MTA subway performance hits bar it hasn’t seen in nearly six years

July 12, 2019
On-time performance is up, while delays and major incidents are down as MTA continues to implement processes associated with the Subway Action Plan and Save Safe Seconds.

Metropolitan Transportation Authority (MTA) subway on-time performance reached 81.5 percent in June, which is the first time the statistic has climbed above 80 percent in nearly six years. MTA leadership including Chairman and CEO Patrick Foye, New York City Transit President Andy Byford and Senior Vice President, Department of Subways Sally Librera outlined the improvements on July 11.  

To provide perspective, only 18 months ago, weekday on-time performance dropped to an all-time low of 58 percent. MTA credited the statistical performance improvements to continued efforts surrounding the Subway Action Plan (SAP), launched in July 2017 and the Save Safe Seconds campaign, which launched in December 2018. MTA explains that the SAP has provided a surge of additional union personnel, outside contractors and new tools and methods for the maintaining and improving the system.

MTA says that on-time performance has continued to improve and major incidents have declined to the lowest number since this record has been kept, and other customer-centric performance numbers are also pointing higher. The authority says overall subway performance continued its steady improvement in June 2019, with every weekday metric better than both June 2018 and the average of the past 12 months.

“More than six months of sustained improvements show that our sSubways team’s emphasis on the basics of service and our push to make strategic, institutional changes at every level through the Subway Action Plan is getting solid results that we are proud of,” said MTA Chairman Patrick Foye. “And, with the passage of Central Business District Tolling through the leadership of Governor Cuomo, the best is yet to come.”

In addition to weekday on-time performance reaching its highest level since August 2013, weekday major incident decreased 27.4 percent from June 2018 and weekday train delays decreased 45.9 percent from the same time period in 2018 and represents the lowest level of delays since September 2013.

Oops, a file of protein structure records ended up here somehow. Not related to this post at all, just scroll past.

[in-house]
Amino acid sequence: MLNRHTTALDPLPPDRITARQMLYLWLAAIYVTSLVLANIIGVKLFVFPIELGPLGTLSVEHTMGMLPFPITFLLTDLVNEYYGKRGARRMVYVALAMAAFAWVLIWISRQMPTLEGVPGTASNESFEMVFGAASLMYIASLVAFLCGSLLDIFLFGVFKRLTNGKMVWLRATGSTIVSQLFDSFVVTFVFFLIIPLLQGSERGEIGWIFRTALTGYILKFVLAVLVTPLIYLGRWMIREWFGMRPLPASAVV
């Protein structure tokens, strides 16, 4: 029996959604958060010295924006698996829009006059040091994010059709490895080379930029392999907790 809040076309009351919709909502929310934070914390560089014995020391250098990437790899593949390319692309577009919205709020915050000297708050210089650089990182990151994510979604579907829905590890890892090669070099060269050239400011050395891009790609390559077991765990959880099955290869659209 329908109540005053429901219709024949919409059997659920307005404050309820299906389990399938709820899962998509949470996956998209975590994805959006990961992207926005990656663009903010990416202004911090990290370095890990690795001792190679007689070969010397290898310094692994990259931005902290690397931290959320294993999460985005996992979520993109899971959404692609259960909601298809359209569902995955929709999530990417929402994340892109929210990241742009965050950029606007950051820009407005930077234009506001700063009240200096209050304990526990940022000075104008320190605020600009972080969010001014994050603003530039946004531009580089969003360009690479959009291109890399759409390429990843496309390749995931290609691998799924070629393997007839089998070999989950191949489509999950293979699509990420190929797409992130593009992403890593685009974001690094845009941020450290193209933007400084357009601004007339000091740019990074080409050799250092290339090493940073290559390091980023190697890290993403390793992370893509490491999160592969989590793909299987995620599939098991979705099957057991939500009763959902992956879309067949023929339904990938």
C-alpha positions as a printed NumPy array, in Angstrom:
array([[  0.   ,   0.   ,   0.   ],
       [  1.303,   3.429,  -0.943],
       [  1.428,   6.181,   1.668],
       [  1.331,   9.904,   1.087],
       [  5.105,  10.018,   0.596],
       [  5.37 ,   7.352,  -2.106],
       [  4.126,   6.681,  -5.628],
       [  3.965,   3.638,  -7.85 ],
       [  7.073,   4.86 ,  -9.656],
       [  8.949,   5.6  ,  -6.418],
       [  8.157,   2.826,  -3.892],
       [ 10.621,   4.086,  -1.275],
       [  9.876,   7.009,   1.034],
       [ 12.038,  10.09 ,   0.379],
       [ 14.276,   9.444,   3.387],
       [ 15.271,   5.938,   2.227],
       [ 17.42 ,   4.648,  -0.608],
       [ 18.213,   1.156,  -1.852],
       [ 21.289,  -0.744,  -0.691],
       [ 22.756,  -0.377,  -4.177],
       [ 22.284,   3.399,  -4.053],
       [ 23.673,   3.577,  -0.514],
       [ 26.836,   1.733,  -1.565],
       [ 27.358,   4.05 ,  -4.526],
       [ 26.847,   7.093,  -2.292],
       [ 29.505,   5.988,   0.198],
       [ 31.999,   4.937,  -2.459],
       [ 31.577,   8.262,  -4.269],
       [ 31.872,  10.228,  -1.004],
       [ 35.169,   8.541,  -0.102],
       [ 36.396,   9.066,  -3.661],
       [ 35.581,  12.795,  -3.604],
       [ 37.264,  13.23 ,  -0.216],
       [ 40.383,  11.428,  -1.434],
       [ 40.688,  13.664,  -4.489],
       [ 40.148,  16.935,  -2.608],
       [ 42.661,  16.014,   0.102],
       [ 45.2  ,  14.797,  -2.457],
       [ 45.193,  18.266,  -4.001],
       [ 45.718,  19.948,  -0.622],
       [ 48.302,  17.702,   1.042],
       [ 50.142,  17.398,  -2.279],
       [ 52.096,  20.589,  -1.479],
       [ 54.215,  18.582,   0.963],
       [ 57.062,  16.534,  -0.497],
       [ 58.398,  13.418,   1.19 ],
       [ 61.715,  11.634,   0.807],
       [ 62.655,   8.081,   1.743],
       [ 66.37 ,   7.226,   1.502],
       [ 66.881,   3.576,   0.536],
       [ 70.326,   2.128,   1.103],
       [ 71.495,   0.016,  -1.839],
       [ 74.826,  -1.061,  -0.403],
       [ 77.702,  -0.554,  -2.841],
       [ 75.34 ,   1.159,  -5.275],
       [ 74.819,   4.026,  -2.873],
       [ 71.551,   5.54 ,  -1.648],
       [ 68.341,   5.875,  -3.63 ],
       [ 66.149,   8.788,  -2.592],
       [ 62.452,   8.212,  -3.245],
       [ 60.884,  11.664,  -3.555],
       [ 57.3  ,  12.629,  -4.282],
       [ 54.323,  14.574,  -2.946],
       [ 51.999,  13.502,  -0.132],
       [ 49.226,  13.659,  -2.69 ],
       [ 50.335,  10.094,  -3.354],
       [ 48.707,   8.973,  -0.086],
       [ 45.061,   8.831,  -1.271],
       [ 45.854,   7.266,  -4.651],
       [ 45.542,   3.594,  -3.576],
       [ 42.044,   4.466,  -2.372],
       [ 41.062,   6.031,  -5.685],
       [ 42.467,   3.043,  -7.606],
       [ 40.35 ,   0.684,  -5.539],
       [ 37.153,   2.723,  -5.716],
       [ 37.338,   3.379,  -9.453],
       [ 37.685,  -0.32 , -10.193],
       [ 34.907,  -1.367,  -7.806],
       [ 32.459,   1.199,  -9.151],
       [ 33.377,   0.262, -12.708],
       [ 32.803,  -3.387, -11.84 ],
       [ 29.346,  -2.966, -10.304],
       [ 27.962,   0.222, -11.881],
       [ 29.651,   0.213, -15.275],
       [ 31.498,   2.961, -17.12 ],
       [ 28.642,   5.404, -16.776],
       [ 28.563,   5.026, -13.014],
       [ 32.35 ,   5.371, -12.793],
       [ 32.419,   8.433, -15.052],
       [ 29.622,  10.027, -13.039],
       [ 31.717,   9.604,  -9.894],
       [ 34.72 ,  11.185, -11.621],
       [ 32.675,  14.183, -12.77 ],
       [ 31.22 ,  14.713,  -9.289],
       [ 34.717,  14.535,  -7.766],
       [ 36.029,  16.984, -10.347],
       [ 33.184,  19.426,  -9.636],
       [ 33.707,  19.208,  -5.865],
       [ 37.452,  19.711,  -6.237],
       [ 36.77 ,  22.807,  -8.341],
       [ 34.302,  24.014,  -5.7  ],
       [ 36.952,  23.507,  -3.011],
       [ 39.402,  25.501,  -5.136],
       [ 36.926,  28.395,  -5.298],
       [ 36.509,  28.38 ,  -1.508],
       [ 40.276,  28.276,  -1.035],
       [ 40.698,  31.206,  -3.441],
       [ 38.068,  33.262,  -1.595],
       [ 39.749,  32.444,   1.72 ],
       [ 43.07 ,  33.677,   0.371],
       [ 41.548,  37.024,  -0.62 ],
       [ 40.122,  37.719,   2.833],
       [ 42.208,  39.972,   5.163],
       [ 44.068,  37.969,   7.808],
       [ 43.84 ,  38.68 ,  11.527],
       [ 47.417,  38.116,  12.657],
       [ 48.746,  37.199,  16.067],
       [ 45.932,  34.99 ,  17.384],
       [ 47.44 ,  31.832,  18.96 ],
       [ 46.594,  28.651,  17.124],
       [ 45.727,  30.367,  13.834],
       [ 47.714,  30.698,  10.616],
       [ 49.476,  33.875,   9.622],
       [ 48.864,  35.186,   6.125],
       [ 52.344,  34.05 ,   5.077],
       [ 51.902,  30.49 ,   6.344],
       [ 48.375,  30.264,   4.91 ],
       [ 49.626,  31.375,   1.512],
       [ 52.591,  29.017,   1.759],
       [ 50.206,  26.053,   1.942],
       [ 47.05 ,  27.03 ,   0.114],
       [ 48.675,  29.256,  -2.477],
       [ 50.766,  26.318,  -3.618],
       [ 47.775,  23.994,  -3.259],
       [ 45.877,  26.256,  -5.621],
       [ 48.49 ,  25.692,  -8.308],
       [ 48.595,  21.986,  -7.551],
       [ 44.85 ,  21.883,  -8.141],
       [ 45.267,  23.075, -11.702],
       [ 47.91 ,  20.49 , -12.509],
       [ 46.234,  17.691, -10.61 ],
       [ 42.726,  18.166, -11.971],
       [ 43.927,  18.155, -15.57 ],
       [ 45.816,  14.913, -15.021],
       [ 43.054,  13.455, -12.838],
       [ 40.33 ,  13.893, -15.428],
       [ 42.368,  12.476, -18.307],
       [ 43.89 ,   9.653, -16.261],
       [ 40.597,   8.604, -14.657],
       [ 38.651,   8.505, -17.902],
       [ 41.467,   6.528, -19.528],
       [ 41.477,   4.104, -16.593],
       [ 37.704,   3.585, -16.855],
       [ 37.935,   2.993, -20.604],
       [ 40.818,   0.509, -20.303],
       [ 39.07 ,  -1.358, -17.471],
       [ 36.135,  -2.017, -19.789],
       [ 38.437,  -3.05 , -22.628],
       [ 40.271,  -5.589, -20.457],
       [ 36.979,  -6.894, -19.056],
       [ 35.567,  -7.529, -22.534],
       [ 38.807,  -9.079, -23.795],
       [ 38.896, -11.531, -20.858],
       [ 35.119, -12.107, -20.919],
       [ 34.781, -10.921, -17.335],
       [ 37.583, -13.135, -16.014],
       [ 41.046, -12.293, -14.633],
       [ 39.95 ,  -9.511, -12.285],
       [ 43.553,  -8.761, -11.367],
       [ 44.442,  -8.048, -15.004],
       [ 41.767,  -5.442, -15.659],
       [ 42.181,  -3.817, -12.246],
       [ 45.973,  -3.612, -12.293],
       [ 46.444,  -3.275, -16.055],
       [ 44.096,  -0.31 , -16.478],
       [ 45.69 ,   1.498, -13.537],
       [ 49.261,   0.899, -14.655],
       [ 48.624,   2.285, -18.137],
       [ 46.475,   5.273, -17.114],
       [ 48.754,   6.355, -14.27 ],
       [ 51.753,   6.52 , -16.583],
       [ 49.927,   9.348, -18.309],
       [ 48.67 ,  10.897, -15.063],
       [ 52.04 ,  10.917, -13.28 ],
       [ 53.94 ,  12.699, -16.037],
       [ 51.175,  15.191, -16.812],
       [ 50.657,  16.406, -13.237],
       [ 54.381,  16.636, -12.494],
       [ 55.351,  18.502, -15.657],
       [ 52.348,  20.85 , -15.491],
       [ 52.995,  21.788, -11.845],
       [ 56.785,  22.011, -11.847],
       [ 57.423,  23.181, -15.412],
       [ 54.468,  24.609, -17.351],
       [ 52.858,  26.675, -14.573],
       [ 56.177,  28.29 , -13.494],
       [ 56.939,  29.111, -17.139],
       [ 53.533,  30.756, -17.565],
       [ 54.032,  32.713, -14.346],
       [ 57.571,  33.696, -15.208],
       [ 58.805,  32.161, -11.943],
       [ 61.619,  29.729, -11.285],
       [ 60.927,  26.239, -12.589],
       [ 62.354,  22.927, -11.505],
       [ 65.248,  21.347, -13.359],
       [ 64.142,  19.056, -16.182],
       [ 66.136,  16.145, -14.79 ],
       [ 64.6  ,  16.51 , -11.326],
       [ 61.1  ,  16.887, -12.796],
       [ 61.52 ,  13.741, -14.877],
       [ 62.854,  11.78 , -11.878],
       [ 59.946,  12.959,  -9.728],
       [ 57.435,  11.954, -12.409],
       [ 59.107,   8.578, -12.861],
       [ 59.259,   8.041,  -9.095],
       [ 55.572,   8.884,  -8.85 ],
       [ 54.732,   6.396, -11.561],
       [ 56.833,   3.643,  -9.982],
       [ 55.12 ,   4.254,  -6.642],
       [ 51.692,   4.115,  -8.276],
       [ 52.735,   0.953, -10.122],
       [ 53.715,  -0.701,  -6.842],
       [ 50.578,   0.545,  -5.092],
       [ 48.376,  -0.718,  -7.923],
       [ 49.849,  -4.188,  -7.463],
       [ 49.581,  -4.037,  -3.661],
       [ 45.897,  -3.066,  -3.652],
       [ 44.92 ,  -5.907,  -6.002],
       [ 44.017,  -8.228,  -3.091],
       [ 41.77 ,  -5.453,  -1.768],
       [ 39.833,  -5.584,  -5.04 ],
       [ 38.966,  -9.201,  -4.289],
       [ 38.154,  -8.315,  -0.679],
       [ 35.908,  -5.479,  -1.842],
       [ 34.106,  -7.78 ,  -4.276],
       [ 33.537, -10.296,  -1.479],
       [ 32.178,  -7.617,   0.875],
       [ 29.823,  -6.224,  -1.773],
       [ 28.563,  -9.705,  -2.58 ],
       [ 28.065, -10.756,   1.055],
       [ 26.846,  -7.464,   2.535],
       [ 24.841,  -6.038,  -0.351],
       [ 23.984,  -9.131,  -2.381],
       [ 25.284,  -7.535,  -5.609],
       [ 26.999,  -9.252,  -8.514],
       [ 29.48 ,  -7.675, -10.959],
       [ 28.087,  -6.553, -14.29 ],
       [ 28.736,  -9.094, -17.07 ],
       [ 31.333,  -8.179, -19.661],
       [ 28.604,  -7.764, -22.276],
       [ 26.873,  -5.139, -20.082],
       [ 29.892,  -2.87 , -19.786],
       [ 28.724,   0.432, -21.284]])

MTA notes that a contributing factor to the reduction in delays has been the significant progress made in reducing track debris fires, which are significantly down since NYC Transit began using new equipment to address the problem in 2017. MTA says the platform-based mobile vacs and vacuum trains have allowed debris to be cleared at an unprecedented rate. Year to date, track fires are down 61 from 185 to 124, and they are down 130 for the previous 12 months, from 410 to 280.

Positive numbers were also realized in many of NYC Transit’s customer-focused metrics, including Service Delivered, Additional Platform Time, Additional Train Time, and Customer Journey Time Performance, as all metrics were better than one year ago and better than their average performance over the past 12 months.

“Running a subway requires people with the right skills, the right mandate and the right focus to identify and eliminate root causes of delay,” said New York City Transit President Andy Byford. “I asked Sally and her team to focus on getting the basics right and to develop a campaign to complement the work already under way via the Subway Action Plan. Working with our union partners, our Save Safe Seconds campaign has safely speeded up service across the network with more improvements still to come.”  

About the Author

Mischa Wanek-Libman | Editor in Chief

Mischa Wanek-Libman serves as editor in chief of Mass Transit magazine. She is responsible for developing and maintaining the magazine’s editorial direction and is based in the western suburbs of Chicago.

Wanek-Libman has spent more than 20 years covering transportation issues including construction projects and engineering challenges for various commuter railroads and transit agencies. She has been recognized for editorial excellence through her individual work, as well as for collaborative content. 

She is an active member of the American Public Transportation Association's Marketing and Communications Committee and serves as a Board Observer on the National Railroad Construction and Maintenance Association (NRC) Board of Directors.  

She is a graduate of Drake University, where she earned a Bachelor of Arts degree in Journalism and Mass Communication with a major in magazine journalism and a minor in business management.